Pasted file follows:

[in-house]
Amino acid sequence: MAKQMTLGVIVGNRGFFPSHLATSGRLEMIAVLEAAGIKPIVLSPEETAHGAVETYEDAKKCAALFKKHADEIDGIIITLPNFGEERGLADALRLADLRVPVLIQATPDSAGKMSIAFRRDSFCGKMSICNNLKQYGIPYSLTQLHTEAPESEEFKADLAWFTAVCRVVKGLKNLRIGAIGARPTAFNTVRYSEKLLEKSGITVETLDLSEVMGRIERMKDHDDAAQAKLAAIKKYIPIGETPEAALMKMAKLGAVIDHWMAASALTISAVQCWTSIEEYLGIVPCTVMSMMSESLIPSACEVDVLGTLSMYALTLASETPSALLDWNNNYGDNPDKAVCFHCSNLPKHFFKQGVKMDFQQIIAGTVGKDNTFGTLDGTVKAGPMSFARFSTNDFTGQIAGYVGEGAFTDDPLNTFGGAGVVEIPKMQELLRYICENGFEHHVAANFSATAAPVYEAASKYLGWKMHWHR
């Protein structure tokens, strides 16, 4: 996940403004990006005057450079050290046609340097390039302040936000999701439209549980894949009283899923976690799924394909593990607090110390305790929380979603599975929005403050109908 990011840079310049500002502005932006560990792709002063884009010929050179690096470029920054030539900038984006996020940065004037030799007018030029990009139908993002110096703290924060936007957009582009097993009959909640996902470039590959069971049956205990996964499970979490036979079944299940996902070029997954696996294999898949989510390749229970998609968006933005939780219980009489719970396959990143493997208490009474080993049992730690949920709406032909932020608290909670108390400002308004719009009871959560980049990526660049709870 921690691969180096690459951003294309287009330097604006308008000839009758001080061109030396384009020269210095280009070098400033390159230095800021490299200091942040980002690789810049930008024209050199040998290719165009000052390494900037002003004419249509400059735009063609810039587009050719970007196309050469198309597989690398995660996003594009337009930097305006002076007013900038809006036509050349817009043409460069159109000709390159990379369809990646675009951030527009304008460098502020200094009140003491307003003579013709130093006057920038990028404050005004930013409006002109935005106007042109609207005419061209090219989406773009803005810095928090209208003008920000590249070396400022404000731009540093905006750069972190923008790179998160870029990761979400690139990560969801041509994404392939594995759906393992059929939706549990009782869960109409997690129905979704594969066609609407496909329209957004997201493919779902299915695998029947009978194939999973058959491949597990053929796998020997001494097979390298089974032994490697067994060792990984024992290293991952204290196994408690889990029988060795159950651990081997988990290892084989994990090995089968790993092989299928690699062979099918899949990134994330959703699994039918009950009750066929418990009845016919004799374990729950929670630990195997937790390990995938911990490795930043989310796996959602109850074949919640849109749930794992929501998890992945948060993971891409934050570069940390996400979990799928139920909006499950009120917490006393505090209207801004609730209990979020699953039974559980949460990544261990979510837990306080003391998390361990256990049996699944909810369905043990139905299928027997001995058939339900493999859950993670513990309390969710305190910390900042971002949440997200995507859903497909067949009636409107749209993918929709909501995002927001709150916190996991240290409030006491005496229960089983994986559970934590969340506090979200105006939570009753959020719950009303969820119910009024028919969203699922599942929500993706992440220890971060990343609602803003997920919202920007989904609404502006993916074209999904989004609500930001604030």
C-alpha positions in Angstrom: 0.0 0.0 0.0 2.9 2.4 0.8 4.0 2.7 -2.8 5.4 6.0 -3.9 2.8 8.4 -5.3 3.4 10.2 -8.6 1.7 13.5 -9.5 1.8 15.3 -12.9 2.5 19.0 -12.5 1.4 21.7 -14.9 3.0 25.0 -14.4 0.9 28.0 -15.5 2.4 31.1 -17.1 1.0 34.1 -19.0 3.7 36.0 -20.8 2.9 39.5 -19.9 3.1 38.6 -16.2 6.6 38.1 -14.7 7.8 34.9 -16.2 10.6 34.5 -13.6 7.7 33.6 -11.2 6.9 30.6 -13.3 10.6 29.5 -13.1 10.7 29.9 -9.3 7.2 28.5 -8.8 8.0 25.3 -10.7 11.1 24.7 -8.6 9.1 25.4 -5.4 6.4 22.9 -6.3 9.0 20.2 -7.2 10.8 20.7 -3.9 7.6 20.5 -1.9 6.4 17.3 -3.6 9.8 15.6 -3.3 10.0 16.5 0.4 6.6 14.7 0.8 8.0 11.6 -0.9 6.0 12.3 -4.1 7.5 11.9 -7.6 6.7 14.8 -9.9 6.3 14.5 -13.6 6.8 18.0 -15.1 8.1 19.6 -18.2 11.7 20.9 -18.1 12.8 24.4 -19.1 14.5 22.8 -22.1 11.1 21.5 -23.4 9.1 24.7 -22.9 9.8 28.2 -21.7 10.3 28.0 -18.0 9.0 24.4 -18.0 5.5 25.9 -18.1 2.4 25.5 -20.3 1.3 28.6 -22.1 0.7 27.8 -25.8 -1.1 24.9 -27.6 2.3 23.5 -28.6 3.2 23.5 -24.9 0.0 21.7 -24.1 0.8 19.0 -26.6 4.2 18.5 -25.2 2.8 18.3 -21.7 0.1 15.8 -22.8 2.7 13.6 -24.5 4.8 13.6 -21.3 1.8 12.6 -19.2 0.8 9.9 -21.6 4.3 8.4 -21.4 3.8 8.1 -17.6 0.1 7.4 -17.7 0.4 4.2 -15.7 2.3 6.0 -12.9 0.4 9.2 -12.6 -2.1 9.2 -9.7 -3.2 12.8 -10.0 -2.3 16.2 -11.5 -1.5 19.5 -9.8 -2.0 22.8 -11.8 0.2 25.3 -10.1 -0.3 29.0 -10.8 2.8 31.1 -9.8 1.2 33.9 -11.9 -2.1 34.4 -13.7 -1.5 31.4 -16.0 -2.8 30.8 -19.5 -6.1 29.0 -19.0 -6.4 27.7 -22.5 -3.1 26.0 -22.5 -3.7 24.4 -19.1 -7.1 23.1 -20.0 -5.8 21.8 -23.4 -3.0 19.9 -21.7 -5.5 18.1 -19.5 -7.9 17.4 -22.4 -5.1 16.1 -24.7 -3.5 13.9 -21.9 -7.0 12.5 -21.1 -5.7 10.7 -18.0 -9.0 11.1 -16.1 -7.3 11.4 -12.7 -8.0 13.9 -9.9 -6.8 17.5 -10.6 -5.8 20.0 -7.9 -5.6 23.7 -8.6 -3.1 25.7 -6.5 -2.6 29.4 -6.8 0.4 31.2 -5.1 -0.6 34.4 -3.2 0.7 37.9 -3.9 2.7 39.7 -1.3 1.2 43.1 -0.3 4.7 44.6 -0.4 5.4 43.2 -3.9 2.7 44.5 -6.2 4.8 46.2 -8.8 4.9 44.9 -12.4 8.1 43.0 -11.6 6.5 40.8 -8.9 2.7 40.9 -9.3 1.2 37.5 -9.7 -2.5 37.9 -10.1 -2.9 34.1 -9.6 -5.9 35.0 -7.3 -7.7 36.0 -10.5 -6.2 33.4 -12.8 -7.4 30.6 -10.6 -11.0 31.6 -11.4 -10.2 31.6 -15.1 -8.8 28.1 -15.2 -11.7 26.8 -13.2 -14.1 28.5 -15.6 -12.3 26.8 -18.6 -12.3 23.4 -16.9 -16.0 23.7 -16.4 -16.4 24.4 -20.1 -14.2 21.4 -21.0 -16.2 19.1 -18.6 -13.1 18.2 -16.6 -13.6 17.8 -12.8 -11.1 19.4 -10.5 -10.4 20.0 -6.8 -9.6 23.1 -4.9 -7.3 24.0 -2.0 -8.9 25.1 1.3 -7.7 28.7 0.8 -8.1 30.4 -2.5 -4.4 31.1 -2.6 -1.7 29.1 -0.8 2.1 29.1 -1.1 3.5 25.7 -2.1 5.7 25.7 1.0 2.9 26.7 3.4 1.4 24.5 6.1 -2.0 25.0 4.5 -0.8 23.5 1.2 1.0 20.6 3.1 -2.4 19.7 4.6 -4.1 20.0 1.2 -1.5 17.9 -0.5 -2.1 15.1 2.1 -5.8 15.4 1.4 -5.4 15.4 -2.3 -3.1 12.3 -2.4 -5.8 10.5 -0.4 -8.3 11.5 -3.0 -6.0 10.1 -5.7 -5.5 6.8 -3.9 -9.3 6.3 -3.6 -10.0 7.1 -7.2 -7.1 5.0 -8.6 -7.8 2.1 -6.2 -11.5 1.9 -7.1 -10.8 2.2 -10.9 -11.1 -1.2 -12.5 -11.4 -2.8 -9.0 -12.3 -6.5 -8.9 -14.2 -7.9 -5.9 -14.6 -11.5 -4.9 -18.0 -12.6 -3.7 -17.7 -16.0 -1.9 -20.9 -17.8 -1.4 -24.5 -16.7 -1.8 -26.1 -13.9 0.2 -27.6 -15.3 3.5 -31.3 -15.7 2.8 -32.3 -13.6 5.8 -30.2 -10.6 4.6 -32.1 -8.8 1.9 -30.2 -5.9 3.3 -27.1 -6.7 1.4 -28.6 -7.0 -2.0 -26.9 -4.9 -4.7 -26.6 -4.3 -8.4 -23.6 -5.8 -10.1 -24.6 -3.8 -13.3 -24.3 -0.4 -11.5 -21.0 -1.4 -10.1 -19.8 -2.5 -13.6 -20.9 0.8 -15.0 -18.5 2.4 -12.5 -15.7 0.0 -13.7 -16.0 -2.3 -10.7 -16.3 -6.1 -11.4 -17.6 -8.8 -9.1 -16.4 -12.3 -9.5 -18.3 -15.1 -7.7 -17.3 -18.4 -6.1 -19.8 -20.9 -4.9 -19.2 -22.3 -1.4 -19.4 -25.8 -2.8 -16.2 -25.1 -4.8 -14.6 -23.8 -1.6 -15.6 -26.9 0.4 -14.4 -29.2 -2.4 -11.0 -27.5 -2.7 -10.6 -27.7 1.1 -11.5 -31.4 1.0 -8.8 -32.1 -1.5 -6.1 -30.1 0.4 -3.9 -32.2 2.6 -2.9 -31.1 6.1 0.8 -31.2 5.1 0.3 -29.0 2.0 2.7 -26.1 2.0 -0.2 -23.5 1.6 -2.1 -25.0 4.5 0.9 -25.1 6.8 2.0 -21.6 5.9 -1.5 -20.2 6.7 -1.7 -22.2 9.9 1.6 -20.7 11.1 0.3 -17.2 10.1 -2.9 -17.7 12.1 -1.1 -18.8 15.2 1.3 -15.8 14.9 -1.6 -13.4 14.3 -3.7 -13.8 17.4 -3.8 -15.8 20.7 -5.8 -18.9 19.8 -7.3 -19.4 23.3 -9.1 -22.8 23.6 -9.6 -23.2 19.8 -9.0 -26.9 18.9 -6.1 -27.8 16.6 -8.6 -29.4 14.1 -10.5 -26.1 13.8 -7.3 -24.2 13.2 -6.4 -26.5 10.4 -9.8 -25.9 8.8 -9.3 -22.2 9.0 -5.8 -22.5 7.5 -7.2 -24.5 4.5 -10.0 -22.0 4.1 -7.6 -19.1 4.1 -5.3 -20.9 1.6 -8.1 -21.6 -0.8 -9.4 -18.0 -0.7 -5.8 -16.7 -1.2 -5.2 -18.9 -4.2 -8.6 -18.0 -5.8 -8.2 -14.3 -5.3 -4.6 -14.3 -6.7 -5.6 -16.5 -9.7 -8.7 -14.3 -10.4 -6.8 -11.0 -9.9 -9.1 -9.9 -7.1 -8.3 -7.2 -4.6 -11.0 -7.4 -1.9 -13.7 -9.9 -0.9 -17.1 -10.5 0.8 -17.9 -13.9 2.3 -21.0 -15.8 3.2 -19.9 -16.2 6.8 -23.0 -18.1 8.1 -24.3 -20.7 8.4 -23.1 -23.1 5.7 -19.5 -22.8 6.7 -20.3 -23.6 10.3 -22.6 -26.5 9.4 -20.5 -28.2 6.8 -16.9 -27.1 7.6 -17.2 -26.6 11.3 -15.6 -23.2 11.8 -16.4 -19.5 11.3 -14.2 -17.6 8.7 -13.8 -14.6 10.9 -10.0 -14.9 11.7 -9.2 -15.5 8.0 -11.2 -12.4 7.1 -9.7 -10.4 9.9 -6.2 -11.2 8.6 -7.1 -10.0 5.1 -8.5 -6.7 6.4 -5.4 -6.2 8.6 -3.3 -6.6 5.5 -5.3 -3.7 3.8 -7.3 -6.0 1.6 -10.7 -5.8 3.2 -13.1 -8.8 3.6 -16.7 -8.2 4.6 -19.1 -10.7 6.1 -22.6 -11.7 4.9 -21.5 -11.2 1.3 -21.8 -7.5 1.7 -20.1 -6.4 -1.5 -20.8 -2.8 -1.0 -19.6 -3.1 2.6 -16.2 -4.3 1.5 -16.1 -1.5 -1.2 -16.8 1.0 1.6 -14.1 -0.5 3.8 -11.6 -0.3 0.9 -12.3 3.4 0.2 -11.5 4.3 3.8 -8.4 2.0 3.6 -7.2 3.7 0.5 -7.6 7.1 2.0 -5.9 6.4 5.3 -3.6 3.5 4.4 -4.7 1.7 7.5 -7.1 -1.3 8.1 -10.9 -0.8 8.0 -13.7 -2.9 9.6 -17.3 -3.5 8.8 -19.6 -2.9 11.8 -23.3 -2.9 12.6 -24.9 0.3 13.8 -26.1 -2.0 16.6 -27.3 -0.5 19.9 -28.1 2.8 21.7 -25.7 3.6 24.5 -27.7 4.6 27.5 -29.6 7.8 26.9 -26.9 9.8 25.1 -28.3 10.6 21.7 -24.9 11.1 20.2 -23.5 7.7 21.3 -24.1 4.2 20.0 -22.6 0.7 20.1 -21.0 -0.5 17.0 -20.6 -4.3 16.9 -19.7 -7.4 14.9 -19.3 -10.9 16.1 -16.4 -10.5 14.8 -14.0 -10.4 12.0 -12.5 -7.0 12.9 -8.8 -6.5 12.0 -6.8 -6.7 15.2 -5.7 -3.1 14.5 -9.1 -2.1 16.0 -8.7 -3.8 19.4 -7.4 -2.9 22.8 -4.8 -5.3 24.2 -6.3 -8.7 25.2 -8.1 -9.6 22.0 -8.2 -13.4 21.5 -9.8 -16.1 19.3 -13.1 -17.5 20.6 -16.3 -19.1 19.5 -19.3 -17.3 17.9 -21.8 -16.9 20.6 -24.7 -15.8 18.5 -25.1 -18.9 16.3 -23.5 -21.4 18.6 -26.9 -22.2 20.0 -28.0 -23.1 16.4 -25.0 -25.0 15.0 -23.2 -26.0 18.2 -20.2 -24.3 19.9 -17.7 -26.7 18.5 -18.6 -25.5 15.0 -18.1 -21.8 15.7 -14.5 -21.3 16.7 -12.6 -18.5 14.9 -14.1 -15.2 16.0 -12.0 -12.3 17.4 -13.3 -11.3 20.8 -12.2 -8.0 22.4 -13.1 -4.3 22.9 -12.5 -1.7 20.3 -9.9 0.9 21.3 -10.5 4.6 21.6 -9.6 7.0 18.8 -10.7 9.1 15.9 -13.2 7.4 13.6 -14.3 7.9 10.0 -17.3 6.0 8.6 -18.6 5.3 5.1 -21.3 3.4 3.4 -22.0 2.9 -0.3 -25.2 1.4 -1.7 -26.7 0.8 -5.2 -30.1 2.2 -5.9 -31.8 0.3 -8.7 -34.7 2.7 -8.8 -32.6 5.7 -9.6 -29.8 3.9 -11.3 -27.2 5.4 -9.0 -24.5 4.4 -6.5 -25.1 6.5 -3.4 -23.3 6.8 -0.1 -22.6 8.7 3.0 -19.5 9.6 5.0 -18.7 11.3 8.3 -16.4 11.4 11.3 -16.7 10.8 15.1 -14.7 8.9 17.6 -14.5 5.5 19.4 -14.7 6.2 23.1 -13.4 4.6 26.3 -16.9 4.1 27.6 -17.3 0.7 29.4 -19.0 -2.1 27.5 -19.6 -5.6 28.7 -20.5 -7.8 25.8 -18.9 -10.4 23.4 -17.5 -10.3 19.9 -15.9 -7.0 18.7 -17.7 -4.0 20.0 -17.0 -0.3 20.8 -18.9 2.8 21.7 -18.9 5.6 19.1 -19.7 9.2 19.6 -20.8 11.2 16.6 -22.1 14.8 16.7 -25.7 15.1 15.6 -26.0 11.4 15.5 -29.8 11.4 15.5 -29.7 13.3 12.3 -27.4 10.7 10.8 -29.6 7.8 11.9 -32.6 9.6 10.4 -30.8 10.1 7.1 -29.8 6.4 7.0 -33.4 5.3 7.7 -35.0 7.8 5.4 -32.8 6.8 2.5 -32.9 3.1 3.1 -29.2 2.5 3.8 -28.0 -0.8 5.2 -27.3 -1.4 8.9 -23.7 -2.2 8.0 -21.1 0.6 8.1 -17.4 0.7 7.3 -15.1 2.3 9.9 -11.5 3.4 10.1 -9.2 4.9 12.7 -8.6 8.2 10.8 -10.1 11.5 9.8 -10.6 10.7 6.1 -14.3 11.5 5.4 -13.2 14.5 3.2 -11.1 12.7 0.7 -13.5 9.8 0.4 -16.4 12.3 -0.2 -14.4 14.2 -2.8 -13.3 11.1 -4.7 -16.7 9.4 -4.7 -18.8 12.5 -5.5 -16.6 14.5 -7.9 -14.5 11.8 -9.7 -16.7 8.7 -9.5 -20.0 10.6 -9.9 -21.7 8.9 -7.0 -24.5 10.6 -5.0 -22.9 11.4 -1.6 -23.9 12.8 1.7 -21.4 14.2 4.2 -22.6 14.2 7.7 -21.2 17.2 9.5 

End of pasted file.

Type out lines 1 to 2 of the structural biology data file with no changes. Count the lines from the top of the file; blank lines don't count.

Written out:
[in-house]
Amino acid sequence: MAKQMTLGVIVGNRGFFPSHLATSGRLEMIAVLEAAGIKPIVLSPEETAHGAVETYEDAKKCAALFKKHADEIDGIIITLPNFGEERGLADALRLADLRVPVLIQATPDSAGKMSIAFRRDSFCGKMSICNNLKQYGIPYSLTQLHTEAPESEEFKADLAWFTAVCRVVKGLKNLRIGAIGARPTAFNTVRYSEKLLEKSGITVETLDLSEVMGRIERMKDHDDAAQAKLAAIKKYIPIGETPEAALMKMAKLGAVIDHWMAASALTISAVQCWTSIEEYLGIVPCTVMSMMSESLIPSACEVDVLGTLSMYALTLASETPSALLDWNNNYGDNPDKAVCFHCSNLPKHFFKQGVKMDFQQIIAGTVGKDNTFGTLDGTVKAGPMSFARFSTNDFTGQIAGYVGEGAFTDDPLNTFGGAGVVEIPKMQELLRYICENGFEHHVAANFSATAAPVYEAASKYLGWKMHWHR